Teacher Assistant A and Teacher Assistant B begin to discuss the high cost of electricity. This gets my attention because these TAs don’t speak English unless forced. (Please note, A and B are not my TAs, because my TAs rock. Also they have better names than A and B.)
Teacher Assistant B comes over to Christina’s and my desks, and begins an inquisition on who uses the English room and when and who was in it today and at what time. TA B finally brings the conversation around to the point in question, that it was indeed Christina and TA B’s class in the English room before break. We all agree that, this being Tuesday, such is the case.
TA B then discussed how, on occasion, TA B herself may be the first to exit this classroom. On such an occasion, it fell to Christina to be the second teacher to exit the room. Indeed, just a few minutes ago, this exact situation occured. All possible permutations of TAs and foreign teachers and class times and exit strategies were then reviewed.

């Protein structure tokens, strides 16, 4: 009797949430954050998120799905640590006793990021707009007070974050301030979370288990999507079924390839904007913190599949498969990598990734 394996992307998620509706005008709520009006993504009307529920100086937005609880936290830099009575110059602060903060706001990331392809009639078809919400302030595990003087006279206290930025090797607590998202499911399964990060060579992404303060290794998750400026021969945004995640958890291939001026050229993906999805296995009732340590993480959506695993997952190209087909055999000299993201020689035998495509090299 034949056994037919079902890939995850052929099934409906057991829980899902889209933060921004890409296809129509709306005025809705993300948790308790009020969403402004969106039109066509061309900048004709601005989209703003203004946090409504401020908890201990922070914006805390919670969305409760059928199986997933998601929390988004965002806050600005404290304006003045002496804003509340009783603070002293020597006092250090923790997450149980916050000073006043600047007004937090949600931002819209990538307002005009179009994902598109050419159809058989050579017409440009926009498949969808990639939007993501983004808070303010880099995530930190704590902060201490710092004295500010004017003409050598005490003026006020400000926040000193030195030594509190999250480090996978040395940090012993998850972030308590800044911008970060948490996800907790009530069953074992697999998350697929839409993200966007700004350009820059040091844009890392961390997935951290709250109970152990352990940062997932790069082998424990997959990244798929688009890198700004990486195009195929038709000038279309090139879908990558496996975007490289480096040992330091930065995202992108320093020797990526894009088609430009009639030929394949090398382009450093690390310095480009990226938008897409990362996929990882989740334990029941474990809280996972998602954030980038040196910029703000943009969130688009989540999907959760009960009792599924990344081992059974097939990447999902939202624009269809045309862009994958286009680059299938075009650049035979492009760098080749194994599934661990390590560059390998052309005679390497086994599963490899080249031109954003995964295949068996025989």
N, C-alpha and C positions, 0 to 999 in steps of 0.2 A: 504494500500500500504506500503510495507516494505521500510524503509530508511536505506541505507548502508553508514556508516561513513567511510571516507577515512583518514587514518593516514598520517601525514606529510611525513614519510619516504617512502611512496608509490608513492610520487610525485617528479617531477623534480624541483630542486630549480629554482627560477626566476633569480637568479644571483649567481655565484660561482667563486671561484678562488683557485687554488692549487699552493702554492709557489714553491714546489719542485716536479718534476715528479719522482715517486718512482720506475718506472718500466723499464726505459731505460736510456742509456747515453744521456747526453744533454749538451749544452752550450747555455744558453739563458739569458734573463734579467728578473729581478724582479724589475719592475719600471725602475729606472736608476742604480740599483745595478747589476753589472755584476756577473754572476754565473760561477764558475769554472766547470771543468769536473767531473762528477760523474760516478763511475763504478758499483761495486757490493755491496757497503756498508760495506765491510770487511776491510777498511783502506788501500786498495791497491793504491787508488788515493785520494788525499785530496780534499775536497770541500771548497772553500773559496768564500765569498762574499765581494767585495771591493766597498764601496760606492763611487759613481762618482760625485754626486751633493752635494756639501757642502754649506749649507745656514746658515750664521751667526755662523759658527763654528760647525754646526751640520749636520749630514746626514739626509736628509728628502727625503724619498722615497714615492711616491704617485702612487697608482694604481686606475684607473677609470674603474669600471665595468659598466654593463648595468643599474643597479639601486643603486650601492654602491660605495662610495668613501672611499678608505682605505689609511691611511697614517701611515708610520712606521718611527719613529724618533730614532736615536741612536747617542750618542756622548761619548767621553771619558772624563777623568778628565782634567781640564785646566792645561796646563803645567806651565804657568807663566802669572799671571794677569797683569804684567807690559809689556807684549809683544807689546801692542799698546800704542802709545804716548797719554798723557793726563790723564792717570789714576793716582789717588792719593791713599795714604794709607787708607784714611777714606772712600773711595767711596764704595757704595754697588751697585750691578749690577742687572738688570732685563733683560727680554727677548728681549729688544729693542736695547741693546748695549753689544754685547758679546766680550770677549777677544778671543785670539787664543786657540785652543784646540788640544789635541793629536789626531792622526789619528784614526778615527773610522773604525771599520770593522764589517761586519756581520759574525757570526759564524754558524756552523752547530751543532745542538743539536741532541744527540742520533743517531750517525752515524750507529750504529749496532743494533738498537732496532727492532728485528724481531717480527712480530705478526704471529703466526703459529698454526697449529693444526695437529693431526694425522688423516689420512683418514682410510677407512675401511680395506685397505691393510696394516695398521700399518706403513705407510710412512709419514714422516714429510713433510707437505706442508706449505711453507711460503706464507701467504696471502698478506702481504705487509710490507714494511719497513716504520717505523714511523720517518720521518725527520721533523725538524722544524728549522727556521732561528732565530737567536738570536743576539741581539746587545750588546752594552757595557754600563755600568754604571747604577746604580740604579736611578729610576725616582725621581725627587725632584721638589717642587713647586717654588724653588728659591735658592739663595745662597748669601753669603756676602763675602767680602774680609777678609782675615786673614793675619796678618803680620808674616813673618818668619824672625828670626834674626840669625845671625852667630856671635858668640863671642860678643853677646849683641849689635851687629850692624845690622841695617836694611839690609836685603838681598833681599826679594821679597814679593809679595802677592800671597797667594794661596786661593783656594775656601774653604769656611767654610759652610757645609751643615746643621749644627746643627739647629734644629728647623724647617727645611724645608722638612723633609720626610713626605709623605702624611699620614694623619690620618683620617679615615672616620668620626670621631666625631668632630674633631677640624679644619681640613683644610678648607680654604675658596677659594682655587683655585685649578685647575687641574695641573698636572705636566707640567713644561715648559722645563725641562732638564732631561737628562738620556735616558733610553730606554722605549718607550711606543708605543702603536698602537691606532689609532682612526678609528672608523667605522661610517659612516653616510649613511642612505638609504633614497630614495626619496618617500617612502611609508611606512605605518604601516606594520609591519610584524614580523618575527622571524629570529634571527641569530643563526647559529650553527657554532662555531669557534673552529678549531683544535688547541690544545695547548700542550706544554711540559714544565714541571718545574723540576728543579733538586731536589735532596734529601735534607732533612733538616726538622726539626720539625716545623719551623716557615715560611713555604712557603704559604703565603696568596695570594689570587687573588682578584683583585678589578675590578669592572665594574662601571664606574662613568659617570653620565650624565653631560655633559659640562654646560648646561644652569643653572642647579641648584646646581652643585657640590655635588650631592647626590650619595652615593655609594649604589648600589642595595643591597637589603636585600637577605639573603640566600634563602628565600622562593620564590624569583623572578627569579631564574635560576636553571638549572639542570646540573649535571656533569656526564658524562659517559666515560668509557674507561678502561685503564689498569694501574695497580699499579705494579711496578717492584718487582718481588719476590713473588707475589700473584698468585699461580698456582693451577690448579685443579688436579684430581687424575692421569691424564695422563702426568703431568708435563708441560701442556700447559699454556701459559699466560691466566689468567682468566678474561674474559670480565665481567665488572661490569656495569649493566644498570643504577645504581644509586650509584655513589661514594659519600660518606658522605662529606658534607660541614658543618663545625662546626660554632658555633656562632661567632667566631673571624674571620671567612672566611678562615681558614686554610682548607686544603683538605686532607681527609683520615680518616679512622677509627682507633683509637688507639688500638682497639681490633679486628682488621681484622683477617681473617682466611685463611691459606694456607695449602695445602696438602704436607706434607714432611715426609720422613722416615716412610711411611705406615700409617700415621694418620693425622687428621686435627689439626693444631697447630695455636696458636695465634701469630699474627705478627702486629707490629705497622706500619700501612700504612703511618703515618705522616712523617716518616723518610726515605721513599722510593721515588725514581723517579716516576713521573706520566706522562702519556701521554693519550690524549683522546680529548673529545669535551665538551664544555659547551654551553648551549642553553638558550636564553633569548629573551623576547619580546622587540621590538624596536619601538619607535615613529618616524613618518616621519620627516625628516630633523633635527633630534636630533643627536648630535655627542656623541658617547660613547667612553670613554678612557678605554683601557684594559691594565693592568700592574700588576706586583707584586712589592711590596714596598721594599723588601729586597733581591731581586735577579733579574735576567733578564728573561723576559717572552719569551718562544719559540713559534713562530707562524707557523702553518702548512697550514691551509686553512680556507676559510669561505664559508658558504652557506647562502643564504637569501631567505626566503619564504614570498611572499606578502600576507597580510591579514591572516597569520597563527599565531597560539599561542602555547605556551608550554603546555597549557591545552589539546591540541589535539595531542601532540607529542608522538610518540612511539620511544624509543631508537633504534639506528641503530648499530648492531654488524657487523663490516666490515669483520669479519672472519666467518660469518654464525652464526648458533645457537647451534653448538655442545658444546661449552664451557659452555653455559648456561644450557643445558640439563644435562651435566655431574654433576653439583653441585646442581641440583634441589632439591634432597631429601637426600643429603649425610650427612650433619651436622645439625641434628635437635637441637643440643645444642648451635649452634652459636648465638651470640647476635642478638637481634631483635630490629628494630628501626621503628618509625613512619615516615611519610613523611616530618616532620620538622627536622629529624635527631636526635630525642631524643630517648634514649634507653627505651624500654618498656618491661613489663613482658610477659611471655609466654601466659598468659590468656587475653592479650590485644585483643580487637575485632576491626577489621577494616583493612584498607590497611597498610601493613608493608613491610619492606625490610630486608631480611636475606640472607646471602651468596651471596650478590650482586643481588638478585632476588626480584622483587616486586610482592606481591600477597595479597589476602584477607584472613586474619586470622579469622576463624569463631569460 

I was getting the drift of the conversation by now, but it became more clear when the next topic was the convenient proximity of the light switch to the door.
Finally, TA B alluded to the great mystery of the lights being left on prior to break.
Christina instantly ‘fessed up and said oops, and I thought we could all drop the subject. But no, the remainder of break was devoted to making sure that such a grievous offense would never ever happen again, ever, under any circumstances, no matter who left the room first after any class on any day of the week. Then I, also, needed to reassure both TA B and TA A that I would not adopt the habit of leaving the English room without turning off the lights.
The American Method of Solving The Same Problem:
“Remember to turn out the lights next time!”